During Helen Clark’s second term, Don Brash’s Ōrewa speech saw National surge in the polls and the Labour government’s social policies tighten. Fifteen years years later, could history repeat?
When a socially progressive party wins an overwhelming electoral mandate, it’s natural to wonder how long its luck will last. Will Labour really implement strong social justice policies to lessen inequality and racism or take serious steps towards a green economy? Will doing this shorten the party’s time in power?
Such questions rest on the premise that progressive political parties are the advance guard of political change. In fact, they more often reflect changes in social reality due to community pressure and new cultural norms. Their election shows the ground has shifted, a new public consensus has emerged. Political space has been created for them to take up the torch.
Yet, without continuous broadening of public support and critical pressure, we cannot expect any party to extend a policy agenda of real change beyond a couple of elections. For this to happen, we need alliances to be built across interest groups in the community who may not be in complete agreement but have much in common in their vision for the country.
During Helen Clark’s second term, Don Brash, then opposition leader, gave his Ōrewa speech against Māori “separatism”, leveraging the anxiety of middle New Zealand (or firing up the pathology of white racism, if you prefer). The speech lifted the National Party from 28% in the polls to 45% within two weeks and ahead of Labour. The constraints on the Labour government’s social policies tightened just at the point it seemed ready to go further.
I wrote an academic critique shortly after that was widely unread. I tried to fathom what ideological tinder had been available to Brash’s pyromania and why progressives had ceded the ground of identity politics to the right.
Being a social scientist, I focused on my discipline’s failure to resource a public debate about race, identity, indigeneity and social justice that would be a prophylactic against the hijack of liberal positions for right-wing ends.
The Brash proposition was that liberal democratic government legitimised by majority voting would be endangered by recognition of indigenous rights, the rights of a racialised minority.
My concern was hardly a new insight. Authoritarian governments in Asia, especially post-Tiananmen, June 4, 1989, commandeered progressive arguments about recognising cultural differences to justify their repressive acts under the cover of “Asian values”. The notion of universal human rights was claimed to be a neocolonial imposition.
However, I soon learned that a self-critical contest of ideas from within the academic community was at best regarded by some as unnecessary, at worst, politically unwelcome, even racist. (Somewhat ironic since the origins of “progressive” identity politics are imposed constructions of race.)
My remaining hope was that a new social reality would naturally develop led by a new generation. Rather than having to assent to an ideological creed, they would simply assume shared values across cultures, be comfortable with and endorse the status of tangata whenua, and live with the recognition of multiple inheritances as unexceptional. This social reality would blunt the Brash formula should anyone try it again.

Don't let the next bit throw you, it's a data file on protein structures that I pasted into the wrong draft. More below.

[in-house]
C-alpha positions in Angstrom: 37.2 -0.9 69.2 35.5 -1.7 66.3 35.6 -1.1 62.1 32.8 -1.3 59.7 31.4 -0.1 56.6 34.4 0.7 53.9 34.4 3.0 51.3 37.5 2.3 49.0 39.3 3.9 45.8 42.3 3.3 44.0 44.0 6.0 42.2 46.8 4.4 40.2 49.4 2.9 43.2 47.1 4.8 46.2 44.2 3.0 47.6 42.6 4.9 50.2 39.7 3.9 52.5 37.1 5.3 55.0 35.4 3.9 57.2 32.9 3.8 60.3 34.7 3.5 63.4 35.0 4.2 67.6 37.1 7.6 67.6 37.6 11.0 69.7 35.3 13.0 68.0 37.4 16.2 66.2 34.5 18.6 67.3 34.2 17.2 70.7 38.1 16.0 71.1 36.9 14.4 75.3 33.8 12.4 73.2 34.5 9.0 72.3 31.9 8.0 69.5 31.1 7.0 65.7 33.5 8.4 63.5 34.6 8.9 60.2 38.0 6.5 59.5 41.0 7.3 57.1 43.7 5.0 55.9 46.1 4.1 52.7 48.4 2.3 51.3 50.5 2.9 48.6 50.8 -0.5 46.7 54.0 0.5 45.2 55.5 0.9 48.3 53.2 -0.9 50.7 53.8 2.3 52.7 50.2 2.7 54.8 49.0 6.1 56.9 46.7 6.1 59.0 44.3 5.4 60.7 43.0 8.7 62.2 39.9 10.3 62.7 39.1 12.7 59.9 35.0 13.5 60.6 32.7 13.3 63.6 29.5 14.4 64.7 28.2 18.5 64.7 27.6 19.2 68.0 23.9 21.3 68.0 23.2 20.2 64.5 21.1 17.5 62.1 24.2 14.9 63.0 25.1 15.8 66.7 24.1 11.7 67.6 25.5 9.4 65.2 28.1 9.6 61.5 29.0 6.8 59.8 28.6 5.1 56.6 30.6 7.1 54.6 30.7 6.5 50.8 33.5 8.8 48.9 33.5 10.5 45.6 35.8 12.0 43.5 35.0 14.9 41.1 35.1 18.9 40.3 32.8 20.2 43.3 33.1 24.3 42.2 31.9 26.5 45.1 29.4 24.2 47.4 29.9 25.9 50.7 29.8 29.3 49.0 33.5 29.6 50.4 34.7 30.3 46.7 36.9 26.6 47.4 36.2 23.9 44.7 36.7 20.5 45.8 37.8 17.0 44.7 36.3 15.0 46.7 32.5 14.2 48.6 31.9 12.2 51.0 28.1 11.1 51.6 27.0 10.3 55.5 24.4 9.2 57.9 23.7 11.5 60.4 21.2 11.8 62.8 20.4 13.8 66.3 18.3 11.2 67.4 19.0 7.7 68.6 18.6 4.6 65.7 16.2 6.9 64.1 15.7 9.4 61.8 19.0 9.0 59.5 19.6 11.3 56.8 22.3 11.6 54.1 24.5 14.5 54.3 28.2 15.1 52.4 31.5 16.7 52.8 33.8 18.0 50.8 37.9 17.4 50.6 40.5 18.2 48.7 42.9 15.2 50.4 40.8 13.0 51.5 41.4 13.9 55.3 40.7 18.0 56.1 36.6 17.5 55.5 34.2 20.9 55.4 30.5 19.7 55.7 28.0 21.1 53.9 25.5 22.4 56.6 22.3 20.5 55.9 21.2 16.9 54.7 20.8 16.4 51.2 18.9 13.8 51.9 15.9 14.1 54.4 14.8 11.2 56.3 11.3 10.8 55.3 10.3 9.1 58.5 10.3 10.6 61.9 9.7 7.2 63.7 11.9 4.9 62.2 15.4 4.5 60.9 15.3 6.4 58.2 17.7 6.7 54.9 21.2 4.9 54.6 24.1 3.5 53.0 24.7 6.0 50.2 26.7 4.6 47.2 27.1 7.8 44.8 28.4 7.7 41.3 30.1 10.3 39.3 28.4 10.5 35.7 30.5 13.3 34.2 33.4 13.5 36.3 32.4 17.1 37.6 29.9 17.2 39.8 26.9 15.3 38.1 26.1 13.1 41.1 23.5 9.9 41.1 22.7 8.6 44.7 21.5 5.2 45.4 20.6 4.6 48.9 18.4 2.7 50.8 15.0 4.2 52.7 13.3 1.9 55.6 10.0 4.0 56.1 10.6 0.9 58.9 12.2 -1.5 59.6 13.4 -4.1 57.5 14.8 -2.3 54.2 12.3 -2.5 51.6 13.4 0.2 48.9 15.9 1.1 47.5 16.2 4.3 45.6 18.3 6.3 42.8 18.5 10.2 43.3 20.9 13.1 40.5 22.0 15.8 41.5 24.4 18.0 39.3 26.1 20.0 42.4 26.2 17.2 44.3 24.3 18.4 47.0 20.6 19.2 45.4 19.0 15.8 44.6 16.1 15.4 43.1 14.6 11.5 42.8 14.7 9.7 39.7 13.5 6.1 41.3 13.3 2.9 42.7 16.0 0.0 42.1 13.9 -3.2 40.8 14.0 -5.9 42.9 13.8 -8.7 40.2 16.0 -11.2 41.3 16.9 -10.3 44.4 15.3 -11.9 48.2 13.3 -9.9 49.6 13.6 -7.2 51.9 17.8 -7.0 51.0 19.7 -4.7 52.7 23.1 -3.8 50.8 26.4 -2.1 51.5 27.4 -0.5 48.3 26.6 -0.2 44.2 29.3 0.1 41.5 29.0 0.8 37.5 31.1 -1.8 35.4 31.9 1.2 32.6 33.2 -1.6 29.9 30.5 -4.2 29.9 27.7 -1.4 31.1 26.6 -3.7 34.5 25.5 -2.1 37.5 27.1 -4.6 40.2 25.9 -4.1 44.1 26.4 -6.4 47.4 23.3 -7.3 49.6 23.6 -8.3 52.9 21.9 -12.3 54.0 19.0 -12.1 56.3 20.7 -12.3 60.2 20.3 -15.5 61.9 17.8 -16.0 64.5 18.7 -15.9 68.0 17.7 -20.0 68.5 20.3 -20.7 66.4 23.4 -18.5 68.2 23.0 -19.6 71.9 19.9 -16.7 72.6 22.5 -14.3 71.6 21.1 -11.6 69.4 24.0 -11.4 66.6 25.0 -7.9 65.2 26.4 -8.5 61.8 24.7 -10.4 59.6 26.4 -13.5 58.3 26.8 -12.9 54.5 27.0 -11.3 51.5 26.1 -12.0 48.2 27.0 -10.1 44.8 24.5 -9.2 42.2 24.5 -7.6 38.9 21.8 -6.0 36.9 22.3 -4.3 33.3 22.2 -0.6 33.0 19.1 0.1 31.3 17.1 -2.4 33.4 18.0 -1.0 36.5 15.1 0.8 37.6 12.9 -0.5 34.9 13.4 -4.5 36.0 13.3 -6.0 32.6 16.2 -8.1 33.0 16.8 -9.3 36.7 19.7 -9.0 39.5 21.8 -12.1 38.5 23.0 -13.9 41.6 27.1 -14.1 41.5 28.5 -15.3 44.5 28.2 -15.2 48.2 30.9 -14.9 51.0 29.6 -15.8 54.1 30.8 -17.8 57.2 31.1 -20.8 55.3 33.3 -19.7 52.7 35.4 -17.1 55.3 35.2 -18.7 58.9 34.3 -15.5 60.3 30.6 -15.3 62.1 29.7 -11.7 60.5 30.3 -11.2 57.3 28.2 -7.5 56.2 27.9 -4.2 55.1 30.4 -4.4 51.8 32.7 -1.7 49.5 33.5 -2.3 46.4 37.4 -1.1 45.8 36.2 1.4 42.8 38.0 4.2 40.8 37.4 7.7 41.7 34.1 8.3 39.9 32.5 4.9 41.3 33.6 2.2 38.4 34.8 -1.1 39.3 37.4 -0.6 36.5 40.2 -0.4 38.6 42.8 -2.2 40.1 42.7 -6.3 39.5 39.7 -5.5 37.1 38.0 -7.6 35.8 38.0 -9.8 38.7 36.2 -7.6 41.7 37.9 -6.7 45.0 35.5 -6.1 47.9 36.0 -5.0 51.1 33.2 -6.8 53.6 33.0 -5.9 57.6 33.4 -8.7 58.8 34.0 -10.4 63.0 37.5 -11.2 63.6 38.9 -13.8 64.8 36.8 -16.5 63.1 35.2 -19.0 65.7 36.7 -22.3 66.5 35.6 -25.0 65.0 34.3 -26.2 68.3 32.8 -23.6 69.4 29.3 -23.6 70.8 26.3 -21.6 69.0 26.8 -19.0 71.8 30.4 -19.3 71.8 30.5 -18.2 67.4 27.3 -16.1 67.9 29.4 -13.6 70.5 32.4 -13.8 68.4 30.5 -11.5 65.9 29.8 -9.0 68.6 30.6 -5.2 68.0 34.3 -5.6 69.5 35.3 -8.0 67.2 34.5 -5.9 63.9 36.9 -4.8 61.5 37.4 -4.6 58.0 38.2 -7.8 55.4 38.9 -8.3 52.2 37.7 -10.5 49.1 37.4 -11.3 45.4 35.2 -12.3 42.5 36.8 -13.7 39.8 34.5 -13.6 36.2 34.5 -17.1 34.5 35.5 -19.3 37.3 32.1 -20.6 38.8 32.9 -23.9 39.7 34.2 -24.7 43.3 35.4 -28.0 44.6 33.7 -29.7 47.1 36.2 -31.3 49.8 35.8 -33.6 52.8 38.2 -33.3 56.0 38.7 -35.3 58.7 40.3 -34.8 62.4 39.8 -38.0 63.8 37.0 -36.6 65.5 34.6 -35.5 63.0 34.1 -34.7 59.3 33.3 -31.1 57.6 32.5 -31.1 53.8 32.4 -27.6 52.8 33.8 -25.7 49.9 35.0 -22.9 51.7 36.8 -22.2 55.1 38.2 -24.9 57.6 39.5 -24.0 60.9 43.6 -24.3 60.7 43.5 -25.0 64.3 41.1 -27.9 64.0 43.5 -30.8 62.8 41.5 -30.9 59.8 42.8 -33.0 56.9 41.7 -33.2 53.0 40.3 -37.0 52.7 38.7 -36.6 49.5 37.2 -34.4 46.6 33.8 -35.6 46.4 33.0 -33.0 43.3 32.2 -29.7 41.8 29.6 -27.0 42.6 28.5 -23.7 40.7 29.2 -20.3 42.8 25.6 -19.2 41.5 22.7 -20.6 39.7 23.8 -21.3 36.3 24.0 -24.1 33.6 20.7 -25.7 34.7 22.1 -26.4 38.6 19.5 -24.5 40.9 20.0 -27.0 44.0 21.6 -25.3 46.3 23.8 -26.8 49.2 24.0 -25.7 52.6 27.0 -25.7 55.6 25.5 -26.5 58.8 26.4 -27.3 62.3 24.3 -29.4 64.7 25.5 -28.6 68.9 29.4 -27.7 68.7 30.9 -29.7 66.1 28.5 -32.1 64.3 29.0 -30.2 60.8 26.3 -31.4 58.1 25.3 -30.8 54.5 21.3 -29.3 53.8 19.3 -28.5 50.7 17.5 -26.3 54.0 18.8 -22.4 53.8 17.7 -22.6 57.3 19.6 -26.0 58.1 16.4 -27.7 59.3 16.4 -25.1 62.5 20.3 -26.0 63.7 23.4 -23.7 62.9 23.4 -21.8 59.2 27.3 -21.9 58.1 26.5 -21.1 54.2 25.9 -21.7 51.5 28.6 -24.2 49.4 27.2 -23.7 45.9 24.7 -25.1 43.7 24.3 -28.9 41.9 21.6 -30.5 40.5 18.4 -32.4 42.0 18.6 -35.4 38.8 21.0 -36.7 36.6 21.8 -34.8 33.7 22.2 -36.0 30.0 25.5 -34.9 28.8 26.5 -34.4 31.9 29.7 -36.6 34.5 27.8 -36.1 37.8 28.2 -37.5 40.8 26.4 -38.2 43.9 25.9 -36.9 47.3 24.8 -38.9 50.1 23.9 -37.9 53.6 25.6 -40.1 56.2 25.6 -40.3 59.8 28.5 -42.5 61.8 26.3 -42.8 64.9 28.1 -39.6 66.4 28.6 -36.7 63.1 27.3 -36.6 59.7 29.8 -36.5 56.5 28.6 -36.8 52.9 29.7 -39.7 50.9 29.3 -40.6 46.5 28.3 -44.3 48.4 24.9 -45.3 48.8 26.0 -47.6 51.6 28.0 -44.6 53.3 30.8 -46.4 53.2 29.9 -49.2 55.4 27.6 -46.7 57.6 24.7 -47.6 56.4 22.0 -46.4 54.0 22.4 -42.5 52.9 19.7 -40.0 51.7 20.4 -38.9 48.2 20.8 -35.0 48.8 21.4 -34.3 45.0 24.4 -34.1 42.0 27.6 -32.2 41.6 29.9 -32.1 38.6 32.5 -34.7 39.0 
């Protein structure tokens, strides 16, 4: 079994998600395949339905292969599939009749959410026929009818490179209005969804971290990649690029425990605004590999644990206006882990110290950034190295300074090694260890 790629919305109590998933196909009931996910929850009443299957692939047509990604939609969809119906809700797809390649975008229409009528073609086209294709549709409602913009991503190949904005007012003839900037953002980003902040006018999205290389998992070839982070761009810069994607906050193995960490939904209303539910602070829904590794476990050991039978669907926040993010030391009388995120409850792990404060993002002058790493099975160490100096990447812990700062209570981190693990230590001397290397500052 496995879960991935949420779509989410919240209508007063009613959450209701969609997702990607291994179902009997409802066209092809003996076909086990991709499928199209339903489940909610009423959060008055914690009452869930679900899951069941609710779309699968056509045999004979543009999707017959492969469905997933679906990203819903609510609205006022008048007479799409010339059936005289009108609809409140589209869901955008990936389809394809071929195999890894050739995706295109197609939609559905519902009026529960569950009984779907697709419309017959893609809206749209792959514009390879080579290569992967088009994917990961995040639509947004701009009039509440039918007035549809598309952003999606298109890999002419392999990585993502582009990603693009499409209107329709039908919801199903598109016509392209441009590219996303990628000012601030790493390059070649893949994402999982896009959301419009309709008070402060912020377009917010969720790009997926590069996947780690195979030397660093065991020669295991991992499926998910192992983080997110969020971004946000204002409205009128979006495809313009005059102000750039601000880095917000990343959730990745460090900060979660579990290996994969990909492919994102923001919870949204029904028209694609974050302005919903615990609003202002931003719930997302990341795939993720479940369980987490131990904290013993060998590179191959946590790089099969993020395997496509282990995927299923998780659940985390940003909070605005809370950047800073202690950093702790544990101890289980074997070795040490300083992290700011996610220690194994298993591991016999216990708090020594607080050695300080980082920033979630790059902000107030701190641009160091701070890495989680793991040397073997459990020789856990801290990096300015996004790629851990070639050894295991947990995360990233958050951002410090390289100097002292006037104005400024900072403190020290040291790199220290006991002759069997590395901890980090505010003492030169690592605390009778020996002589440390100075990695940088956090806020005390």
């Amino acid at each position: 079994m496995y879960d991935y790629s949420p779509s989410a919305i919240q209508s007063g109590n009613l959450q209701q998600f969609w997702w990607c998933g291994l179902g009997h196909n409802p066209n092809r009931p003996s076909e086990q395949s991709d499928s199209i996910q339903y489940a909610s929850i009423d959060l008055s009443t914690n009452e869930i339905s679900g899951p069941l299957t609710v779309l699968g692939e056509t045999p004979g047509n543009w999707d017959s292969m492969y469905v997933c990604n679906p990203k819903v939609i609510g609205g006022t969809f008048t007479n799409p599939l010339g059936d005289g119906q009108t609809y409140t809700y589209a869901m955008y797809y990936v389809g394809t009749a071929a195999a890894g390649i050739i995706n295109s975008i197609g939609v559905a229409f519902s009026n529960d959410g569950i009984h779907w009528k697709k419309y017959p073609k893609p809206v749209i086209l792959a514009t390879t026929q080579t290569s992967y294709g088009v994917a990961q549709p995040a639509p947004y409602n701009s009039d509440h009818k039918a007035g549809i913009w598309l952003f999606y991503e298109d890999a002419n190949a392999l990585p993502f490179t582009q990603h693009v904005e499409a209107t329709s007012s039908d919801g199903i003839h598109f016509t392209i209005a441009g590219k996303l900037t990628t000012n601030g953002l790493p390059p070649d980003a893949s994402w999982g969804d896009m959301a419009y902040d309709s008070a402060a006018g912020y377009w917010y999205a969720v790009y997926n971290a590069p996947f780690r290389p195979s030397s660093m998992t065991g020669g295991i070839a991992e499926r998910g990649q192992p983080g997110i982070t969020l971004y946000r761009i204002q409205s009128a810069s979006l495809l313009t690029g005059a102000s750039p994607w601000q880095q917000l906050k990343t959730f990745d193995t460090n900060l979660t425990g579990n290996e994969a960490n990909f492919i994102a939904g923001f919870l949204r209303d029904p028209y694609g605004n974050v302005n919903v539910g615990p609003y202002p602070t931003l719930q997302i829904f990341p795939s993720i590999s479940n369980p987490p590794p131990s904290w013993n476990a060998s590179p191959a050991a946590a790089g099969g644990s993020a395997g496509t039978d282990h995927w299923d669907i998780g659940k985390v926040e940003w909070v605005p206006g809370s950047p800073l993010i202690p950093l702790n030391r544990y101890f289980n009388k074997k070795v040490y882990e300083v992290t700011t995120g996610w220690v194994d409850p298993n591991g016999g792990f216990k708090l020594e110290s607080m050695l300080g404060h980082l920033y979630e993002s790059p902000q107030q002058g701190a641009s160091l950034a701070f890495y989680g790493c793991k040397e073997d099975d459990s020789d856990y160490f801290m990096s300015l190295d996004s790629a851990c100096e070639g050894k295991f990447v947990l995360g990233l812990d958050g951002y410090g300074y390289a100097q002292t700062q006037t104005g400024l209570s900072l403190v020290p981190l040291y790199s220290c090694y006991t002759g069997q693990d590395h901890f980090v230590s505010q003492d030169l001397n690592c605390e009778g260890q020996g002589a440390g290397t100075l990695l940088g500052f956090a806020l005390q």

Fifteen years later, has this new reality emerged? Maybe.
For example, the prime minister said the new ministerial lineup “…is both a cabinet with huge merit and talent, which also happens to be incredibly diverse. I think it’s an important point to make – these are individuals who have been promoted for what they bring to cabinet, they also reflect the New Zealand that elected them.”
So will Jacinda Ardern face a similar constriction to Helen Clark at the same point in her administration? At first sight, it appears not. National is in disarray and, thankfully, dog-whistling racism is widely and quickly condemned. New Zealand stands out for its response to the Christchurch massacre of Muslim citizens. The prime minister has political capital in spades.
But there is some dry kindling wood.
I’m not talking about Billy T.K.’s 20,000 votes, although that is a worry if Facebook or the media renege on countering the lies.
I’m more worried about the tendency of progressive social movements to value their differences above their common goals or to seek economic advantage without working for a more sustainable economic system. The resulting confusion and bad blood would be a gift to those who would oppose green initiatives or reform of the justice and health systems to empower Māori.
With New Zealand First shunned from the public stage, the alienation of immigrant Chinese New Zealanders might begin to be repaired. Or will some group use the extremes of the Xi Jinping administration to question their citizenship? Using ethnicity as a definition of citizenship or loyalty would light quite a fire at home and have serious repercussions abroad.
Yet, we can be optimistic. The shift in New Zealand’s social reality and its inclusive political leadership mean there is an unprecedented opportunity if we build alliances to extend the social and climate justice agenda beyond the electoral cycle, making it intergenerational.
Christopher Tremewan is honorary research fellow in international relations at the University of Auckland.